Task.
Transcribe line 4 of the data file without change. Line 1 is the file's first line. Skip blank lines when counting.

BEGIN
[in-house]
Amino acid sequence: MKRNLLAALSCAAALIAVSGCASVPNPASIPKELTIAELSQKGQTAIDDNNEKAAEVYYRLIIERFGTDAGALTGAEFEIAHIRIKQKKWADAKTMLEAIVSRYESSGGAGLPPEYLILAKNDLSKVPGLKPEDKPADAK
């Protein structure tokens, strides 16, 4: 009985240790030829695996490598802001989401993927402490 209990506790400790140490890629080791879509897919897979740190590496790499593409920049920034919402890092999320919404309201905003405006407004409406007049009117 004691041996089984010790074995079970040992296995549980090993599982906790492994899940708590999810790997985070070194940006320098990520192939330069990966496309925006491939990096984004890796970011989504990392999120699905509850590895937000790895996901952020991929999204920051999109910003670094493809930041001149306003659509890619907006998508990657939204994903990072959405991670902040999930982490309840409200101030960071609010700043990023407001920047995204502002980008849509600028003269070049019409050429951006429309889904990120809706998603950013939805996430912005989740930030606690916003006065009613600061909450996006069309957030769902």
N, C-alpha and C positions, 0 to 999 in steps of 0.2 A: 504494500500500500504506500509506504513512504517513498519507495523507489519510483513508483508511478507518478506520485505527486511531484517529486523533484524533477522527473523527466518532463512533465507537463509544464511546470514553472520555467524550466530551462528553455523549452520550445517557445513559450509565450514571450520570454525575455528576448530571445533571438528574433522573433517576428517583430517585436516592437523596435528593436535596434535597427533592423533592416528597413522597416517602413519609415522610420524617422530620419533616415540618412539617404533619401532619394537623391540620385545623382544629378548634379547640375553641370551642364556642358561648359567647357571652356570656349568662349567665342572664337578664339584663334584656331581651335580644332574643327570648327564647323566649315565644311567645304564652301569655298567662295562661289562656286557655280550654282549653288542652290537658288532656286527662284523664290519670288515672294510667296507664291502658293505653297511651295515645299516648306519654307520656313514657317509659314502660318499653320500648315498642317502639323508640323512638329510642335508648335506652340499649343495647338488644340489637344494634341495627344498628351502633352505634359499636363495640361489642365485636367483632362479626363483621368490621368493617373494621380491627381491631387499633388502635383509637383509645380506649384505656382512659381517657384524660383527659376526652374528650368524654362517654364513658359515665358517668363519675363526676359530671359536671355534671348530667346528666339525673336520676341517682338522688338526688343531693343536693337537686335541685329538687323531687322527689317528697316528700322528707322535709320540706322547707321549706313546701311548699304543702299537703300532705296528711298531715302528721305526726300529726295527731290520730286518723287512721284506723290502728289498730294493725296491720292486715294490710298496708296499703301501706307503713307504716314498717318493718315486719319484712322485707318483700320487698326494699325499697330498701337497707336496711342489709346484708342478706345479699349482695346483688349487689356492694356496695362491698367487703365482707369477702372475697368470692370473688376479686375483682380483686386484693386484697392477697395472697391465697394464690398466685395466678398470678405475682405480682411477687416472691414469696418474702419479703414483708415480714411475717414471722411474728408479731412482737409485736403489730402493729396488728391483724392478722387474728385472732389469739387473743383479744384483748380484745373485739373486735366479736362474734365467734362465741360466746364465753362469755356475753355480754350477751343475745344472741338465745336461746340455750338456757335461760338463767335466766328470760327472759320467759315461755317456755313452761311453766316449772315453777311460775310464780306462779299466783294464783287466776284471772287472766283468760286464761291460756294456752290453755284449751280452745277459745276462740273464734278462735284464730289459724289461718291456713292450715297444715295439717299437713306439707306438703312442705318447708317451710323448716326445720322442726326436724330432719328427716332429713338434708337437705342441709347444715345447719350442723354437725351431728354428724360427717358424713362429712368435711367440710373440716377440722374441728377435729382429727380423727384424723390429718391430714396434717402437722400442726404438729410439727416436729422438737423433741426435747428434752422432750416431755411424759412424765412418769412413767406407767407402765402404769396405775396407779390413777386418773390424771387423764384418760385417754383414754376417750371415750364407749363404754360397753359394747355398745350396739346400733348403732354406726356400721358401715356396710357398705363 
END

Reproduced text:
N, C-alpha and C positions, 0 to 999 in steps of 0.2 A: 504494500500500500504506500509506504513512504517513498519507495523507489519510483513508483508511478507518478506520485505527486511531484517529486523533484524533477522527473523527466518532463512533465507537463509544464511546470514553472520555467524550466530551462528553455523549452520550445517557445513559450509565450514571450520570454525575455528576448530571445533571438528574433522573433517576428517583430517585436516592437523596435528593436535596434535597427533592423533592416528597413522597416517602413519609415522610420524617422530620419533616415540618412539617404533619401532619394537623391540620385545623382544629378548634379547640375553641370551642364556642358561648359567647357571652356570656349568662349567665342572664337578664339584663334584656331581651335580644332574643327570648327564647323566649315565644311567645304564652301569655298567662295562661289562656286557655280550654282549653288542652290537658288532656286527662284523664290519670288515672294510667296507664291502658293505653297511651295515645299516648306519654307520656313514657317509659314502660318499653320500648315498642317502639323508640323512638329510642335508648335506652340499649343495647338488644340489637344494634341495627344498628351502633352505634359499636363495640361489642365485636367483632362479626363483621368490621368493617373494621380491627381491631387499633388502635383509637383509645380506649384505656382512659381517657384524660383527659376526652374528650368524654362517654364513658359515665358517668363519675363526676359530671359536671355534671348530667346528666339525673336520676341517682338522688338526688343531693343536693337537686335541685329538687323531687322527689317528697316528700322528707322535709320540706322547707321549706313546701311548699304543702299537703300532705296528711298531715302528721305526726300529726295527731290520730286518723287512721284506723290502728289498730294493725296491720292486715294490710298496708296499703301501706307503713307504716314498717318493718315486719319484712322485707318483700320487698326494699325499697330498701337497707336496711342489709346484708342478706345479699349482695346483688349487689356492694356496695362491698367487703365482707369477702372475697368470692370473688376479686375483682380483686386484693386484697392477697395472697391465697394464690398466685395466678398470678405475682405480682411477687416472691414469696418474702419479703414483708415480714411475717414471722411474728408479731412482737409485736403489730402493729396488728391483724392478722387474728385472732389469739387473743383479744384483748380484745373485739373486735366479736362474734365467734362465741360466746364465753362469755356475753355480754350477751343475745344472741338465745336461746340455750338456757335461760338463767335466766328470760327472759320467759315461755317456755313452761311453766316449772315453777311460775310464780306462779299466783294464783287466776284471772287472766283468760286464761291460756294456752290453755284449751280452745277459745276462740273464734278462735284464730289459724289461718291456713292450715297444715295439717299437713306439707306438703312442705318447708317451710323448716326445720322442726326436724330432719328427716332429713338434708337437705342441709347444715345447719350442723354437725351431728354428724360427717358424713362429712368435711367440710373440716377440722374441728377435729382429727380423727384424723390429718391430714396434717402437722400442726404438729410439727416436729422438737423433741426435747428434752422432750416431755411424759412424765412418769412413767406407767407402765402404769396405775396407779390413777386418773390424771387423764384418760385417754383414754376417750371415750364407749363404754360397753359394747355398745350396739346400733348403732354406726356400721358401715356396710357398705363 